This week is all about the unexpected. A writer creates a sticky wicket for finding other creatives. Ronald McDonald House sponsors content that has nothing to do with itself. And NEA Member Benefits turns ‘boring’ content into a hoot.
Killer croquet ad hits an unexpected wicket
A 686-word description of a croquet set for sale sat in Craigslist’s used sporting goods category.
CMI community member Doug O’Bryon tipped us off to his unique and verbose creation.
Why did he go to such lengths? Doug says he wanted to flex his mental muscles and bring a little joy where levity is in short supply, and just maybe catch the eye of someone looking for a true original to tell their brand story.
Here are a few of our favorite snippets from the ad:
“The Croquet Caddy pictured represents the low-water-mark in Post-Modern Design. Originally molded by a first-year community college Manufacturing Tech drop-out, this over-engineered abomination has all the structural integrity of a Vacation Bible School Noah’s Ark constructed with toothpicks, marshmallows, and guilt …
“(I)t’s clear that the designer of this manufacturing miscarriage was driven by one all-consuming desire – REVENGE. The result is a deceptively malicious amalgam architected to entice unsuspecting buyers by combining an aesthetically pleasing ensemble of wood, metal, steel, and Elmer’s glue – all fashioned into a unique, yet criminally-fragile, industrial artifact guaranteed to fail …
“And speaking of stakes, this final insult comes complete with the cascading anticipation of a tumultuous journey, as the bottom portion of the shiv has been planed into a blunt, pancake-flat, head – incapable of piercing any soil by simply applying body-weight – and thus guaranteeing the rapid escalation towards a more torque-requiring maneuver, leveraging the now-compromised mallet as a force-multiplier, with players one-by-one attempting to “pile-drive” the flat-faced post into the unwelcoming turf. Statistically, the first two whacks will miss the target, injuring both thumb and big toe, before stepping back and going full Paul Bunyan on that little striped Satan stick.”
As of this publishing, the croquet set is still available. Mention this post, and he may take $1 off the price.
WHY IT’S HOT: What’s this got to do with content marketing? We asked Doug to explain: “There are only a handful of true creative originals and cutting-edge thought leaders – and they don’t live inside the boxes of corporate org charts,” he says. “If you want to capture this rare, free-range, story/brand talent, don’t look for them in the same old places using the same old methods.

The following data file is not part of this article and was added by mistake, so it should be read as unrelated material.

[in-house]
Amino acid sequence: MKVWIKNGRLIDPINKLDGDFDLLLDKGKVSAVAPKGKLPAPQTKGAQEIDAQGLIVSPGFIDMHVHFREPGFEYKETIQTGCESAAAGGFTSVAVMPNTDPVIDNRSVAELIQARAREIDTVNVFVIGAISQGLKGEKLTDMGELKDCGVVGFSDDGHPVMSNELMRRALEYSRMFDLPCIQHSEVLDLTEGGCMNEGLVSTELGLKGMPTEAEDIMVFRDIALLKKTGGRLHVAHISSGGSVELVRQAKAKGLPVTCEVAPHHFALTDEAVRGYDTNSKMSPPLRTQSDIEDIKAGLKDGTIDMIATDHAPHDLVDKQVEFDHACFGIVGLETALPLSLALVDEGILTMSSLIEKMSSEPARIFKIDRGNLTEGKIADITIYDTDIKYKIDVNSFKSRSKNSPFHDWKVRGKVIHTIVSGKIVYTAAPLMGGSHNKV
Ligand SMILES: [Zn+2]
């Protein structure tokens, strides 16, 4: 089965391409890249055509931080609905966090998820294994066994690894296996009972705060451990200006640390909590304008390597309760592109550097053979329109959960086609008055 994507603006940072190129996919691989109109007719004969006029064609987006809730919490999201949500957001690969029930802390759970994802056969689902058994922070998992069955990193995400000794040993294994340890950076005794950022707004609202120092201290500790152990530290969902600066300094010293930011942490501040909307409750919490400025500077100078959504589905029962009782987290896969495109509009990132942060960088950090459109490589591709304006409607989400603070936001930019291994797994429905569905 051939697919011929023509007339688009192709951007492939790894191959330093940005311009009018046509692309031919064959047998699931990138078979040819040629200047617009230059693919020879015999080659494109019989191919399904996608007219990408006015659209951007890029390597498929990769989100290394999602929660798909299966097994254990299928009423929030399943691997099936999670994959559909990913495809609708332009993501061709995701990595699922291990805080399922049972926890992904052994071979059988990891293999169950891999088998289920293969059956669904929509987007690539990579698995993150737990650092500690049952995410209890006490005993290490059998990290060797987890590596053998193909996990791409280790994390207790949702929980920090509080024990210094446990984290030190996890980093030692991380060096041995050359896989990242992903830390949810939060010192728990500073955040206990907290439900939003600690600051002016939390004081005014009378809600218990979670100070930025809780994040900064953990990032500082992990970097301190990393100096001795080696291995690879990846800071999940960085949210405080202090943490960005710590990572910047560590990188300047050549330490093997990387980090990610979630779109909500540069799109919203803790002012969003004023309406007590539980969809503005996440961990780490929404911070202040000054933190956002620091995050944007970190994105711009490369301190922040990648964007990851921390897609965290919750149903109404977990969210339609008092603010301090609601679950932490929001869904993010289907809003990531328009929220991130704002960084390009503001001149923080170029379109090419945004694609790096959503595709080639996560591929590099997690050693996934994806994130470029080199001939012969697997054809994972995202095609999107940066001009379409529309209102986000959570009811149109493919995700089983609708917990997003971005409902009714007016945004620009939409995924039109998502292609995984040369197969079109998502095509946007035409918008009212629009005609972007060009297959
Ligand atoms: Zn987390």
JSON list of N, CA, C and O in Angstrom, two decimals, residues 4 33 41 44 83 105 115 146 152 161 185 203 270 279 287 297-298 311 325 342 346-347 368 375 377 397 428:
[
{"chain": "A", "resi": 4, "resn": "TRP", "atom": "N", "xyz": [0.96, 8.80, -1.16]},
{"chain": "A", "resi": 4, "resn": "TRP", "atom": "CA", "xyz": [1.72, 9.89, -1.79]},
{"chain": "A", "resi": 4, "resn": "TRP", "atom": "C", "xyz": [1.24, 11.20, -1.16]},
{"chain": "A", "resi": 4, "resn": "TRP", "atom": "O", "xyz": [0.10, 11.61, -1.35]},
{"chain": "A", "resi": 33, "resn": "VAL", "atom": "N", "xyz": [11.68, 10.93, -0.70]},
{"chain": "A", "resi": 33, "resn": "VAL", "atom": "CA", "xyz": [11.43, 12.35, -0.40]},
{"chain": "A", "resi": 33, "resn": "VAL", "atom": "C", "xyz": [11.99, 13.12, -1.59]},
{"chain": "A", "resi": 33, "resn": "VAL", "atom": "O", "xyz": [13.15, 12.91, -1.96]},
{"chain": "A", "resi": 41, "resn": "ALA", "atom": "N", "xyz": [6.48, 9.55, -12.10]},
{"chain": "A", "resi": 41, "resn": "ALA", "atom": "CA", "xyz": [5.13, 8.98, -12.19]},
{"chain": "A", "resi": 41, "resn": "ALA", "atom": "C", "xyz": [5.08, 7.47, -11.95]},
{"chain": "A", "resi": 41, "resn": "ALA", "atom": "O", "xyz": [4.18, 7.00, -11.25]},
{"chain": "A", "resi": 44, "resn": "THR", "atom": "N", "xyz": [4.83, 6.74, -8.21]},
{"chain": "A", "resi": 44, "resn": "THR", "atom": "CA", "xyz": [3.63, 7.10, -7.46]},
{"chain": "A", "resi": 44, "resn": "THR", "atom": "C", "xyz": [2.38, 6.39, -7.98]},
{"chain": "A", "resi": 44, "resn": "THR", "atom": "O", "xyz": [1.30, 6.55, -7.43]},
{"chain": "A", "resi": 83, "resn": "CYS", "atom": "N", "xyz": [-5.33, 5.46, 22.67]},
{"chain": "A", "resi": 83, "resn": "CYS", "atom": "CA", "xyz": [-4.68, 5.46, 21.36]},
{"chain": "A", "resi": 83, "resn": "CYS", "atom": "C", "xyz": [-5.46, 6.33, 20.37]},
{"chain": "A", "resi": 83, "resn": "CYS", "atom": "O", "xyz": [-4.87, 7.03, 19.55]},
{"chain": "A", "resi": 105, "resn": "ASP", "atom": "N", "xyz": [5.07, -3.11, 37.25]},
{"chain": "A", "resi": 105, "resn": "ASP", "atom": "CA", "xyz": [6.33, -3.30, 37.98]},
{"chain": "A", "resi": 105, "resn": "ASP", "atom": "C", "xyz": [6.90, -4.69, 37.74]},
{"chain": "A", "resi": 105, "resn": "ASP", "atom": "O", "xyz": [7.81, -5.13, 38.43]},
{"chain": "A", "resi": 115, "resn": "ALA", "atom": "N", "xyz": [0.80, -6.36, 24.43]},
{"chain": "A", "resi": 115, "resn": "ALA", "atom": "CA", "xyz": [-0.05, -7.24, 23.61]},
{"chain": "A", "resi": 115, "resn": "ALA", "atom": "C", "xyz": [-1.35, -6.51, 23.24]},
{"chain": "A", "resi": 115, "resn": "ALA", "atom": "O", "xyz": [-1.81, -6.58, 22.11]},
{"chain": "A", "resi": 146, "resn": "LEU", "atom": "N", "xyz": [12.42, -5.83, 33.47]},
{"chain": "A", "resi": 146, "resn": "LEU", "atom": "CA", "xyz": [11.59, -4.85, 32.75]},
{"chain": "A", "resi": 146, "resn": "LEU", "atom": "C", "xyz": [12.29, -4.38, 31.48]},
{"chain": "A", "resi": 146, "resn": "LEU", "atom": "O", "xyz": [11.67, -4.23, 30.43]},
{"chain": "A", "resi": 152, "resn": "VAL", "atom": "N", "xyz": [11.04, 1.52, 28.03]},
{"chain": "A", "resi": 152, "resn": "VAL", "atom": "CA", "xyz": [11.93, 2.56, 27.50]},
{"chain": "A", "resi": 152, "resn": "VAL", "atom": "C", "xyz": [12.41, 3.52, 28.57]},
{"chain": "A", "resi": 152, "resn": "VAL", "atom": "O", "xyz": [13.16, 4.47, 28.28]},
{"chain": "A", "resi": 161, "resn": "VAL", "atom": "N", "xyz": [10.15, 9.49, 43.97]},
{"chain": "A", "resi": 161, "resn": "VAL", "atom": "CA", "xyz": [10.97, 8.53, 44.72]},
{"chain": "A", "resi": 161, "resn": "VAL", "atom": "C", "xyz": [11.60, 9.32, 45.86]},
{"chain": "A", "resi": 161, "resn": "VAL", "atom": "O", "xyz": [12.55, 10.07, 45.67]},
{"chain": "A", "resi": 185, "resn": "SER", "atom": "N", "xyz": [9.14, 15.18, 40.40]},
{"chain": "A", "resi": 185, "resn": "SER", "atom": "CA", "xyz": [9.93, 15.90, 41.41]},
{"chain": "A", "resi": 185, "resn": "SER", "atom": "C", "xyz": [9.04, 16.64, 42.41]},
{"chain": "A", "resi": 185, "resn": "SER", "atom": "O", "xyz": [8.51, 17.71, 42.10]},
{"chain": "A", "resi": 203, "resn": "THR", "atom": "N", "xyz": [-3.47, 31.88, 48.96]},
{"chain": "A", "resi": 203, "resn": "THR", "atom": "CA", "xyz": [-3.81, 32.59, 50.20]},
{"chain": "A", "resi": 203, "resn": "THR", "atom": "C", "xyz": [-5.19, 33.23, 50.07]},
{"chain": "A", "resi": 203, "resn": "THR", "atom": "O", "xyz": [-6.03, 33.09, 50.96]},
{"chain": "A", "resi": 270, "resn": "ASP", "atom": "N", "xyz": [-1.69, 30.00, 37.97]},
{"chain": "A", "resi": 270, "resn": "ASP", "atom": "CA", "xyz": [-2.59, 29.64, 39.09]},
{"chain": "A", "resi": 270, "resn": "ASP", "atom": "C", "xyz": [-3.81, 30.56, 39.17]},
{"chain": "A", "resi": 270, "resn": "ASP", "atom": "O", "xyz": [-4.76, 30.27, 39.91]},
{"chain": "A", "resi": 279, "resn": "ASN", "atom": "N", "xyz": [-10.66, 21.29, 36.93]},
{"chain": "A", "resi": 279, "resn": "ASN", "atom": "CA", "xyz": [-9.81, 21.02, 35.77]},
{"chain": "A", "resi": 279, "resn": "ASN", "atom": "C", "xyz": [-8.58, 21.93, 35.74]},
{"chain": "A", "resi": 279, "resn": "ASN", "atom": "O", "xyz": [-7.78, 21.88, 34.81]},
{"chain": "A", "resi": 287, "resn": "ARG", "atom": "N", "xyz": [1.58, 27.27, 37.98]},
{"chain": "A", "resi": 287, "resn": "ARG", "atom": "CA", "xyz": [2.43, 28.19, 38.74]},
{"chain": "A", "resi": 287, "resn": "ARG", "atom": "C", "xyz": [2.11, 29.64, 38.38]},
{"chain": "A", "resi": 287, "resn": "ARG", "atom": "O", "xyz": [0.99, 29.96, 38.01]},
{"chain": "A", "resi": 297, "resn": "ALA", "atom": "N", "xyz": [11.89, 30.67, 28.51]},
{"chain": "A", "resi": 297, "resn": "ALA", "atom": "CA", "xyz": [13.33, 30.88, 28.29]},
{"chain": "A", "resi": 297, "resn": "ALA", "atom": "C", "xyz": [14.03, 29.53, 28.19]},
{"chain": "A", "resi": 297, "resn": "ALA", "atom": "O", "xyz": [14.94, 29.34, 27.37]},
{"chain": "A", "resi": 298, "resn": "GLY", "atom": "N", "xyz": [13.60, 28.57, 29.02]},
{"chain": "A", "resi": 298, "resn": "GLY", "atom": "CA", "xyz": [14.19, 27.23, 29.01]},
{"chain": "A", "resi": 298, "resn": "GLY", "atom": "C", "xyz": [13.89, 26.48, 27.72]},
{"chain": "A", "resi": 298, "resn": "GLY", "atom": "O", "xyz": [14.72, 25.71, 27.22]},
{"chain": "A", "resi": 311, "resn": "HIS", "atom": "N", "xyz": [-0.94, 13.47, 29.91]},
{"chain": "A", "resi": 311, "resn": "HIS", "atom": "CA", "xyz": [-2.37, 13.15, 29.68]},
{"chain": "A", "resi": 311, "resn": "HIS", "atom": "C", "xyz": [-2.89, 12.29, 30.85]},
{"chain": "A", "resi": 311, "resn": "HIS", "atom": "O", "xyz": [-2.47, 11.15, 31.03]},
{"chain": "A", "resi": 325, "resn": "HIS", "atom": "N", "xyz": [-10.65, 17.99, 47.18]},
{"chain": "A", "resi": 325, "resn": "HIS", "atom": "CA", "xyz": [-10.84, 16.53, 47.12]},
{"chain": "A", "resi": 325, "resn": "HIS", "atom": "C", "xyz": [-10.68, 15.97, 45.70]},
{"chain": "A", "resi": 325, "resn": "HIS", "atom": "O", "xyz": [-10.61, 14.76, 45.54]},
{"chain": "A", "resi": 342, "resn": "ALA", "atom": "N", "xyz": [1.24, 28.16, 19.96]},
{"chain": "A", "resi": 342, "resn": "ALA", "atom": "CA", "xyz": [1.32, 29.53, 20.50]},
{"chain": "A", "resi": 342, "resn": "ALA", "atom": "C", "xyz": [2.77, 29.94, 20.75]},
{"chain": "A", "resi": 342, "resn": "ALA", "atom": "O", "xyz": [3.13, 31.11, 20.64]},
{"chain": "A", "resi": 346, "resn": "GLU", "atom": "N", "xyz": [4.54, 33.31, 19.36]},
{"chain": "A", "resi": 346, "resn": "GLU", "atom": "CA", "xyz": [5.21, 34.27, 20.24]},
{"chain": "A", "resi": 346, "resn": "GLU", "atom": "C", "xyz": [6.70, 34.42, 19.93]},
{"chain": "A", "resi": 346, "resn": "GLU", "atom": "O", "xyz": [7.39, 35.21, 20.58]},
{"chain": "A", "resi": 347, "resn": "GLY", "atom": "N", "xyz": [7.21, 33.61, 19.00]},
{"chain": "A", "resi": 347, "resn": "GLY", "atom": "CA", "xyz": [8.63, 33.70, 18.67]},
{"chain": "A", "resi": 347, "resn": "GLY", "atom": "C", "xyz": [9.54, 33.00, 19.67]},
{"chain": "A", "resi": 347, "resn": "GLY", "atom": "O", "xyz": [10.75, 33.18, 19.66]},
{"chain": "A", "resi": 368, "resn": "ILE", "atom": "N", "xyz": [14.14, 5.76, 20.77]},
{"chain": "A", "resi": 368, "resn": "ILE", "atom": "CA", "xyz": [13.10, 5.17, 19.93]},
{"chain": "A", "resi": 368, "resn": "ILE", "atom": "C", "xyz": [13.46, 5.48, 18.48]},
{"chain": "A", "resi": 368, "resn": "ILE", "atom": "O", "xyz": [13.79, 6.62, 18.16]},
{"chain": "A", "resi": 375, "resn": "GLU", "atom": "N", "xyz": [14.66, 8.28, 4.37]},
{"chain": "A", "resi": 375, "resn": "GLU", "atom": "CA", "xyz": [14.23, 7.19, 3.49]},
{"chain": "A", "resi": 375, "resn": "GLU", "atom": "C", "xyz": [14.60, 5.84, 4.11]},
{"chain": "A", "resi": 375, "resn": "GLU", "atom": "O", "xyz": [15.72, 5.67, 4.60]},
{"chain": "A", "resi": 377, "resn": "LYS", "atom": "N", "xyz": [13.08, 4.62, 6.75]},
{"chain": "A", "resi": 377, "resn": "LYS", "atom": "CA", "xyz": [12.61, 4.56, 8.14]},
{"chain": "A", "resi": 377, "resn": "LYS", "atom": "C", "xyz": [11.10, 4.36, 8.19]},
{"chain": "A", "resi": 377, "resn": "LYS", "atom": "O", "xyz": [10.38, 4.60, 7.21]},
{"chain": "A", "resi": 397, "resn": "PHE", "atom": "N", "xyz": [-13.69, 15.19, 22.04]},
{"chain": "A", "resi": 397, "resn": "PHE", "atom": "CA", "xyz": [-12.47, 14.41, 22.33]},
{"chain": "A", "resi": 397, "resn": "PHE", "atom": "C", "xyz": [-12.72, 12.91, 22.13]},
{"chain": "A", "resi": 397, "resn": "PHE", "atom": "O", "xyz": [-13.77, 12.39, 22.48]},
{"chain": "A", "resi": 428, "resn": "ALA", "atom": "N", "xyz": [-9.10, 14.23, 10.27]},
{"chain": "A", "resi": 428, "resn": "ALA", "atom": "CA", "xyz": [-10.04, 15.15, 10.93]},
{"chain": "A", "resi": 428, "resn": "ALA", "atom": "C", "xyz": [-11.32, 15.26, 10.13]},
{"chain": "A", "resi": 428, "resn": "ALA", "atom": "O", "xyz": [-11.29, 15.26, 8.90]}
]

“Create an inviting environment and let them find you.”
That’s a great idea. If you want really creative, out-of-the-box content marketers, look for them in out-of-the-traditional-way places. That’s what Doug hopes brands searching for creatives do and will find his Craigslist post.
Sponsored content doesn’t have to be the sponsor’s
Ronald McDonald House Charities has a sponsored content program on The Washington Post’s site. But it isn’t using the paid space to tell stories about its nonprofit. Instead, it’s curating articles from The Washington Post’s editorial side that tell a positive or inspiring story.
In this seven-article collection, the No. 1 story tells the tale of an airport pianist who was flooded with tips after an Instagram influencer posted about him. The second story features students who built a device to help their teacher’s husband, who uses a wheelchair, stroll with the couple’s new baby.
WHY IT’S HOT: Sponsored content can be a valuable vehicle to get your brand in front of audiences on high-profile sites like The Washington Post. But no rule says you can only publish content related to your organization or that you should only promote content you create.
All the stories have positive messages and inspiring themes, which ties well to Ronald McDonald House Charities’ mission. Also, it’s worth noting that The Washington Post content being promoted was at least a few months old. So chances are they wouldn’t be resurfacing on the editorial side of the site. But because the articles are evergreen topics, they can still attract readers.
No rule says sponsored content has to be about your organization or that you should only promote #content you create. See the @RMHC spot on @WashingtonPost site example via @CMIContent. Click To Tweet
NEA Member Services turns ‘boring’ content into a hoot
In a recent #CMWorld Twitter chat, Jill Golden shared an example from her job as a content strategist for NEA Member Benefits. “We got a little silly to promoting a ‘boring’ topic,” Jill told us. “We made a great audience-specific retirement guide, and we drove people to it with punny animal videos in social (and later, related postcards),” she says.
Here’s one of the Facebook videos, which features a white owl:
The first text overlay asks: “Did someone say free retirement guide?” followed by another overlay: “Owl take one.”
The Facebook video description? “It’s always the right time for educators to give a hoot about retirement planning.”
As Jill explains: “I figured if I liked it, the audience probably would too. Based on that success, we made a few other videos that have been up since summer and also are driving a lot of engagement and traffic.”
WHY IT’S HOT: Almost all of us have to tackle less-than-exciting subjects at one point or another. While the content piece might have to follow a traditional format, like this retirement guide, you can get creative when it comes to content promotion. Just make sure your choices fit your brand’s voice.
Cover image by Joseph Kalinowski/Content Marketing Institute